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Chapter 7: Introduction to CLIPS Expert Systems: Principles and Programming, Fourth Edition.

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Presentation on theme: "Chapter 7: Introduction to CLIPS Expert Systems: Principles and Programming, Fourth Edition."— Presentation transcript:

1 Chapter 7: Introduction to CLIPS Expert Systems: Principles and Programming, Fourth Edition

2 2 Objectives Learn what type of language CLIPS is Study the notation (syntax) used by CLIPS Learn the meaning of a field and what types exit Learn how to launch and exit from CLIPS Learn how to represent, add, remove, modified, and duplicated in CLIPS

3 Expert Systems: Principles and Programming, Fourth Edition3 Objectives Learn how to debug programs using the watch command Learn how to use the deffacts construct to define a group of facts Learn how to use the agenda command and execute CLIPS programs Learn about commands that can manipulate constructs

4 Expert Systems: Principles and Programming, Fourth Edition4 Objectives Learn how to use the printout command Learn how to use multiple rules Learn how to use the set-break command Learn how to use the load and save constructs Learn how to use variables, single and multifield wildcards, and comment constructs

5 Expert Systems: Principles and Programming, Fourth Edition5 What is CLIPS? CLIPS is a multiparadigm programming language that provides support for: –Rule-based –Object-oriented –Procedural programming Syntactically, CLIPS resembles: –Eclipse –CLIPS/R2 –JESS

6 Expert Systems: Principles and Programming, Fourth Edition6 Other CLIPS Characteristics CLIPS supports only forward-chaining rules. The OOP capabilities of CLIPS are referred to as CLIPS Object-Oriented Language (COOL). The procedural language capabilities of CLIPS are similar to languages such as: –C –Ada –Pascal –Lisp

7 Expert Systems: Principles and Programming, Fourth Edition7 CLIPS Characteristics CLIPS is an acronym for C Language Integrated Production System. CLIPS was designed using the C language at the NASA/Johnson Space Center. CLIPS is portable – PC  CRAY.

8 Expert Systems: Principles and Programming, Fourth Edition8 CLIPS Notation Symbols other than those delimited by, [ ], or { } should be typed exactly as shown. [ ] mean the contents are optional and mean that a replacement is to be made. * following a description means that the description can be replaced by zero or more occurrences of the specified value.

9 Expert Systems: Principles and Programming, Fourth Edition9 CLIPS Notation Descriptions followed by + mean that one or more values specified by description should be used in place of the syntax description. A vertical bar | indicates a choice among one or more of the items separated by the bars.

10 Expert Systems: Principles and Programming, Fourth Edition10 Fields To build a knowledge base, CLIPS must read input from keyboard / files to execute commands and load programs. During the execution process, CLIPS groups symbols together into tokens – groups of characters that have the same meaning. A field is a special type of token of which there are 8 types.

11 Expert Systems: Principles and Programming, Fourth Edition11 Numeric Fields The floats and integers make up the numeric fields – simply numbers. Integers have only a sign and digits. Floats have a decimal and possibly “e” for scientific notation.

12 Expert Systems: Principles and Programming, Fourth Edition12 Symbol Fields Symbols begin with printable ASCII characters followed by zero or more characters, followed by a delimiter. CLIPS is case sensitive.

13 Expert Systems: Principles and Programming, Fourth Edition13 String Fields Strings must begin and end with double quotation marks. Spaces w/in the string are significant. The actual delimiter symbols can be included in a string by preceding the character with a backslash.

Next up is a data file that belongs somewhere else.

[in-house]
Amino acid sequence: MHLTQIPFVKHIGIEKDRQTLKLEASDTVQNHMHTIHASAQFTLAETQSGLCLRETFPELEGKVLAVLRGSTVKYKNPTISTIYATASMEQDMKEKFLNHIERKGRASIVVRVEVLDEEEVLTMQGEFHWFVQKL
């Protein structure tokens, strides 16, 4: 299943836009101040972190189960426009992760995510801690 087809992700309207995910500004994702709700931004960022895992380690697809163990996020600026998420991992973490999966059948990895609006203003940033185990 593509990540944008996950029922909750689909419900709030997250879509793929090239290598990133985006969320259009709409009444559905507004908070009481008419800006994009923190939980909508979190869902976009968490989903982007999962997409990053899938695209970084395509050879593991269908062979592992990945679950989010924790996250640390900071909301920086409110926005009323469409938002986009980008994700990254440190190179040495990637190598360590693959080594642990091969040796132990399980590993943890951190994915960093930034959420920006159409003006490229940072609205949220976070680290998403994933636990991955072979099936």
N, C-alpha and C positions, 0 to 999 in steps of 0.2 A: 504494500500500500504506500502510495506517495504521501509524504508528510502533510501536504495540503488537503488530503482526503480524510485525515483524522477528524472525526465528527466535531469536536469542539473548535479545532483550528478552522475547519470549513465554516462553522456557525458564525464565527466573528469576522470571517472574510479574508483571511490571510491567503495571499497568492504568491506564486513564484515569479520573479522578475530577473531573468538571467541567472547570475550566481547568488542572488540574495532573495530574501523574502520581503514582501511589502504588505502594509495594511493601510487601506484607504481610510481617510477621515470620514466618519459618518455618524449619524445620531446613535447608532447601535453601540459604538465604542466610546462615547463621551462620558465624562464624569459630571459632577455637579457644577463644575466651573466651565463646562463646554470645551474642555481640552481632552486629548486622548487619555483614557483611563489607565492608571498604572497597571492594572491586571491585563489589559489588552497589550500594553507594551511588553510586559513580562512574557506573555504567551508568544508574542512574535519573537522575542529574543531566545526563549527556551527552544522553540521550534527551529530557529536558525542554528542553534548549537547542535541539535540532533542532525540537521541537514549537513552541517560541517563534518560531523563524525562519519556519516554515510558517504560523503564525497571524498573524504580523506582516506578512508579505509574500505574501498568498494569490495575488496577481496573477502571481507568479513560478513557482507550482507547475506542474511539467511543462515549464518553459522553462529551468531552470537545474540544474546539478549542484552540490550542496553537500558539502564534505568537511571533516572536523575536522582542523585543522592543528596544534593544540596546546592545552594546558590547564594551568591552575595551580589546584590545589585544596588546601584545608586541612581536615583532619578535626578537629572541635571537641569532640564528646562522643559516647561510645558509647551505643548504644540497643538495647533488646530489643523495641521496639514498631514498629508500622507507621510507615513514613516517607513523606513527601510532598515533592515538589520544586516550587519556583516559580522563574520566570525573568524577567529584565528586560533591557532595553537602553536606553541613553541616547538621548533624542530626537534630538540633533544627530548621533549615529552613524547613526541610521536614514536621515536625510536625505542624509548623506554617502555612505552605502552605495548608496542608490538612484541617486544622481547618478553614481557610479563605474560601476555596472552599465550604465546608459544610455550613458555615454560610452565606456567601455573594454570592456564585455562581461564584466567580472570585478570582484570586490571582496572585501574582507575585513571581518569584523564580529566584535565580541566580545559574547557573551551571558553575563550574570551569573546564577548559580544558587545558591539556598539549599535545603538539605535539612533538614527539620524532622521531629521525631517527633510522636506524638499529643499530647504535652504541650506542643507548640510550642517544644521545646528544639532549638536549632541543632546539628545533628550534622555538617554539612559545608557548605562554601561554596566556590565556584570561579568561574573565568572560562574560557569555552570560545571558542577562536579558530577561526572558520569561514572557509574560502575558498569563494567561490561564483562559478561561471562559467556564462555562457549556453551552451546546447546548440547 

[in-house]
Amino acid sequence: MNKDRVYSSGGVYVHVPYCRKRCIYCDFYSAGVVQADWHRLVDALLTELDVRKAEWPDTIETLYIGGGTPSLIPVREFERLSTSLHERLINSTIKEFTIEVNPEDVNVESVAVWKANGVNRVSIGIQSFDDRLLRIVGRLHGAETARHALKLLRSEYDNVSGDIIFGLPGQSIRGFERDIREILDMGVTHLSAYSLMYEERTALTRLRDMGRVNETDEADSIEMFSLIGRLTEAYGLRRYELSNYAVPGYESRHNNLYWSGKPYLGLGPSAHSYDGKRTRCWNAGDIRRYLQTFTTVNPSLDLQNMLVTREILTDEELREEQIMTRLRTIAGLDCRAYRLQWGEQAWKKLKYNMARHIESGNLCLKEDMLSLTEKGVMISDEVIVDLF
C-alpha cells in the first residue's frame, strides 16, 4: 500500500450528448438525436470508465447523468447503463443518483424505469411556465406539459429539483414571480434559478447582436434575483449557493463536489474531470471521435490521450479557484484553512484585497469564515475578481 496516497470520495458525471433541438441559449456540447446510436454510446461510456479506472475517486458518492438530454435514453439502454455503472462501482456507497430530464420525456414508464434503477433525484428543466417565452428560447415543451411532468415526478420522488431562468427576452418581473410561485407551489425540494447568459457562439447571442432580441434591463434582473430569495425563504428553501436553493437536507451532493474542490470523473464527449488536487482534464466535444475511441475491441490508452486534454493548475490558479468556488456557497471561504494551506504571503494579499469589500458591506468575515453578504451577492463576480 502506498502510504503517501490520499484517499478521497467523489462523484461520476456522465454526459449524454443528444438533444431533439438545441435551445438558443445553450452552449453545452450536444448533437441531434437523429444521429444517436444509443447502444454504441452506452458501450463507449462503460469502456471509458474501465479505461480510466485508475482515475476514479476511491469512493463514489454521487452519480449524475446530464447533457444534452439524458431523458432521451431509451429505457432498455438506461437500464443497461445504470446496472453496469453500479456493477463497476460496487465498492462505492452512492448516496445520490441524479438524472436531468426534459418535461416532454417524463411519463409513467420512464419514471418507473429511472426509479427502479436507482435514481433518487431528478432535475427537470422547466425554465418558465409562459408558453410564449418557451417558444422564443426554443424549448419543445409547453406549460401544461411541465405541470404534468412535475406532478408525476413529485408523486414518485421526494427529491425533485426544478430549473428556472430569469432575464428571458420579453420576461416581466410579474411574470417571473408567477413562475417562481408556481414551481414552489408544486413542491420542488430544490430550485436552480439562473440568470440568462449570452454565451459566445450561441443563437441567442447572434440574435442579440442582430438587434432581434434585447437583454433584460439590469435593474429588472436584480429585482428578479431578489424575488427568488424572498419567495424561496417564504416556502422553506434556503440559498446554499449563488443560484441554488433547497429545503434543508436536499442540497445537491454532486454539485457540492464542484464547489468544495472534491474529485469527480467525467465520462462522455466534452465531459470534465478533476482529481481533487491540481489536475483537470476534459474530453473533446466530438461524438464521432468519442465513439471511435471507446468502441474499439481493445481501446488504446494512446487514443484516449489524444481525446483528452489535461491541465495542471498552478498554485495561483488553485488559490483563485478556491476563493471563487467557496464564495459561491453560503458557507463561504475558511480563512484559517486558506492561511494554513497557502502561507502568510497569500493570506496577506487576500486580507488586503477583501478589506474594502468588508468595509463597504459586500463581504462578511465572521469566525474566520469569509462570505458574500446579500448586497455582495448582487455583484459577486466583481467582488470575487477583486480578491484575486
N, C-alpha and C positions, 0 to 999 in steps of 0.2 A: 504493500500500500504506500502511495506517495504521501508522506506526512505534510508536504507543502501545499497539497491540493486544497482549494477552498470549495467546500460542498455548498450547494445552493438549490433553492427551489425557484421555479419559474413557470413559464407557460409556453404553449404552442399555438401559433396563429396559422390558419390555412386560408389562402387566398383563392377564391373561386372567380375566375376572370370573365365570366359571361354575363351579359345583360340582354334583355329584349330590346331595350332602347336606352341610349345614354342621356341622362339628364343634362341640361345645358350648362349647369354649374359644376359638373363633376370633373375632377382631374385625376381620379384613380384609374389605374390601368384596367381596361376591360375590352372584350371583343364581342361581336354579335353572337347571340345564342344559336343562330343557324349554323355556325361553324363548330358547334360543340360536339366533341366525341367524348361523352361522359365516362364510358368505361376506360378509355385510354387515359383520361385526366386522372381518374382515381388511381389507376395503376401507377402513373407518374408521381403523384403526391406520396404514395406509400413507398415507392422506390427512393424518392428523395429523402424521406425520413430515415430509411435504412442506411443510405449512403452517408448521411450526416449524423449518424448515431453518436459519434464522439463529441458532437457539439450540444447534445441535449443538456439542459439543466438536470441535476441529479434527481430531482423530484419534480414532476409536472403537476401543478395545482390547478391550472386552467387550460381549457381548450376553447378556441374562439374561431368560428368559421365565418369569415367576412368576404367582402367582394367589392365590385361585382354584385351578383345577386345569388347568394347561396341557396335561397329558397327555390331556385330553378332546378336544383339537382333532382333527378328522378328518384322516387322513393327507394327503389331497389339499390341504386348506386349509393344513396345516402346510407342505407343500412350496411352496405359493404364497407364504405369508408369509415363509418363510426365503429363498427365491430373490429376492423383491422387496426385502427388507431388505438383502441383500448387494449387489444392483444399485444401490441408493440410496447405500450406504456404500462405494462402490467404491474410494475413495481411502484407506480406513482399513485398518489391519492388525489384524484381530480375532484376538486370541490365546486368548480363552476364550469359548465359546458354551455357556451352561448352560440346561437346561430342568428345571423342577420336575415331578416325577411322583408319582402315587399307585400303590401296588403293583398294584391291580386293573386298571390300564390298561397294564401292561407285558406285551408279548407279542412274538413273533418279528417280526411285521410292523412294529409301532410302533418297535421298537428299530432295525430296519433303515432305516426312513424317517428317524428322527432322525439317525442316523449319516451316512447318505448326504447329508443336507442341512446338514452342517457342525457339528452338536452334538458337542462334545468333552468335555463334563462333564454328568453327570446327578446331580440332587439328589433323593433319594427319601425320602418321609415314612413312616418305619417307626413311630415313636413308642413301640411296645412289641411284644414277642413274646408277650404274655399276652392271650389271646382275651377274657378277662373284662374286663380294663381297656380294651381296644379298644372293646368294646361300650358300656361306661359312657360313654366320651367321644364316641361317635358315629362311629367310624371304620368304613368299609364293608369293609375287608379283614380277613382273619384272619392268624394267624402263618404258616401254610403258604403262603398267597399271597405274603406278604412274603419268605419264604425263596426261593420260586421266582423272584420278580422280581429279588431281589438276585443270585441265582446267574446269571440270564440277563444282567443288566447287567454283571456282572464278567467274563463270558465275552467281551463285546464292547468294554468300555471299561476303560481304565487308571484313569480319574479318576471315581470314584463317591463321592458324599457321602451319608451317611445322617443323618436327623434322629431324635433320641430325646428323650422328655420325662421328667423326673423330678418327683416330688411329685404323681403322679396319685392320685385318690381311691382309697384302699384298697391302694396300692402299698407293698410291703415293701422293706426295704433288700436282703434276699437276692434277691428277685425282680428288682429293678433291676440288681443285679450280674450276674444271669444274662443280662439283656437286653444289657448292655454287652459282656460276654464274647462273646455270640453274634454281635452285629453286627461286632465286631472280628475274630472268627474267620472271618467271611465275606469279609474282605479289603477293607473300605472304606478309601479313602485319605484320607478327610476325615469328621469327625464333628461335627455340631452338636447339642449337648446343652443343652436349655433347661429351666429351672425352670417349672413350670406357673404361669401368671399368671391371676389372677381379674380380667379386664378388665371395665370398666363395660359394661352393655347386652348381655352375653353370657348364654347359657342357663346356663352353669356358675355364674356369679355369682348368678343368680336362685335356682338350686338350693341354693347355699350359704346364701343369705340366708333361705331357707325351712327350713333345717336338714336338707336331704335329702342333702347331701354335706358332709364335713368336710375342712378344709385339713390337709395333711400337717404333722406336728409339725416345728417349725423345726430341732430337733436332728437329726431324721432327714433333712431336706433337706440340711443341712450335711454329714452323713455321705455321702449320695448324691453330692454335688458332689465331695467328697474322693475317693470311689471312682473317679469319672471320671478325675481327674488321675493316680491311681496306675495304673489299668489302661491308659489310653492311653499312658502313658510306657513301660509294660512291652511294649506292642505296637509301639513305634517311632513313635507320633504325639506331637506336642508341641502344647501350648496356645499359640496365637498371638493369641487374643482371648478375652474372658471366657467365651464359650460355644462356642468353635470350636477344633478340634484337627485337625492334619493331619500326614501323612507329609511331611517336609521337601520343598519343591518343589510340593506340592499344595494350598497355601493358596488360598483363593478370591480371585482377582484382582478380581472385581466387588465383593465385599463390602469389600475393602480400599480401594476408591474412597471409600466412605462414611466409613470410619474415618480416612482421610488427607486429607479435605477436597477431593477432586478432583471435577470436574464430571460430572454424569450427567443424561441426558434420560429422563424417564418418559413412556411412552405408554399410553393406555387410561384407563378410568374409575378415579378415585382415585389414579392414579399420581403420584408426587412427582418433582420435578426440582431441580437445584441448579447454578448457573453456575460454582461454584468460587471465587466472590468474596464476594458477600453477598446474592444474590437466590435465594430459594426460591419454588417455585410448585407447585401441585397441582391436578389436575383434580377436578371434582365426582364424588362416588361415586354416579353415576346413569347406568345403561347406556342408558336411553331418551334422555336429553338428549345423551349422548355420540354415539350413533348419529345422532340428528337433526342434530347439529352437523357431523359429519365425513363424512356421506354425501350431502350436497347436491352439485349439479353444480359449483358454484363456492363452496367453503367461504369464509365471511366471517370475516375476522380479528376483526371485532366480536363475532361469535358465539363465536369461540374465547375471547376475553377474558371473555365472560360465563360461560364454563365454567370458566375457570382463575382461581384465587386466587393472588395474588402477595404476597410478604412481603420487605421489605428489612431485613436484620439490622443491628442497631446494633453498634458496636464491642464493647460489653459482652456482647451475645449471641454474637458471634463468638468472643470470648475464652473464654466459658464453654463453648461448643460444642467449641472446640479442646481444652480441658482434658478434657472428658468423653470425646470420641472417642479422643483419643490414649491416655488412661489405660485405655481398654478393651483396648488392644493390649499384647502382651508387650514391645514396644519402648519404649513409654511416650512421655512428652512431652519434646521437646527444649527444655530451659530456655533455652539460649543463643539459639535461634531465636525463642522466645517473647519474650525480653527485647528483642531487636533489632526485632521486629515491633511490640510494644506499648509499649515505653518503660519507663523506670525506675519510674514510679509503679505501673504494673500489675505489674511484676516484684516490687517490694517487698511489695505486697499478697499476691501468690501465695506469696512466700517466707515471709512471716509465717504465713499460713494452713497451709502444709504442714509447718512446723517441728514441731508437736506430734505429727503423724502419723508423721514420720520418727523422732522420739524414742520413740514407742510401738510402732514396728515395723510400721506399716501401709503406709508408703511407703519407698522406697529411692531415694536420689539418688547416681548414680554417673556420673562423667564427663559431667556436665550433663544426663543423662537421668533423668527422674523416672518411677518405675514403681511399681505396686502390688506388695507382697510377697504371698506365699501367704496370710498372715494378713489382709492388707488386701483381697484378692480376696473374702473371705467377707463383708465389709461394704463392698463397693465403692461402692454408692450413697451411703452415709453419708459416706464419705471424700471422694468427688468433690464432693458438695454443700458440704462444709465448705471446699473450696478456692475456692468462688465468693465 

14 Expert Systems: Principles and Programming, Fourth Edition14 Address Fields External addresses represent the address of an external data structure returned by a user-defined function. Fact address fields are used to refer to a specific fact. Instance Name / Address field – instances are similar to facts addresses but refer to the instance rather than a fact.

15 Expert Systems: Principles and Programming, Fourth Edition15 Entering / Exiting CLIPS The CLIPS prompt is: CLIPS> This is the type-level mode where commands can be entered. To exit CLIPS, one types: CLIPS> (exit)  CLIPS will accept input from the user / evaluate it / return an appropriate response: CLIPS> (+ 3 4)   value 7 would be returned.

16 Expert Systems: Principles and Programming, Fourth Edition16 Facts and CLIPS To solve a problem, CLIPS must have data or information with which to reason. Each chunk of information is called a fact. Facts consist of: –Relation name (symbolic field) –Zero or more slots w/associated values

17 Expert Systems: Principles and Programming, Fourth Edition17 Example Fact in CLIPS

18 Expert Systems: Principles and Programming, Fourth Edition18 Deftemplate Before facts can be constructed, CLIPS must be informed of the list of valid slots for a given relation name. A deftemplate is used to describe groups of facts sharing the same relation name and contain common information.

19 Expert Systems: Principles and Programming, Fourth Edition19 Deftemplate General Format

20 Expert Systems: Principles and Programming, Fourth Edition20 Deftemplate vs. Ordered Facts Facts with a relation name defined using deftemplate are called deftemplate facts. Facts with a relation name that does not have a corresponding deftemplate are called ordered facts – have a single implied multifield slot for storing all the values of the relation name.

21 Expert Systems: Principles and Programming, Fourth Edition21 Adding Facts CLIPS store all facts known to it in a fact list. To add a fact to the list, we use the assert command.

22 Expert Systems: Principles and Programming, Fourth Edition22 Displaying Facts CLIPS> (facts) 

23 Expert Systems: Principles and Programming, Fourth Edition23 Removing Facts Just as facts can be added, they can also be removed. Removing facts results in gaps in the fact identifier list. To remove a fact: CLIPS> (retract 2) 

24 Expert Systems: Principles and Programming, Fourth Edition24 Modifying Facts Slot values of deftemplate facts can be modified using the modify command:

25 Expert Systems: Principles and Programming, Fourth Edition25 Results of Modification A new fact index is generated because when a fact is modified: –The original fact is retracted –The modified fact is asserted The duplicate command is similar to the modify command, except it does not retract the original fact.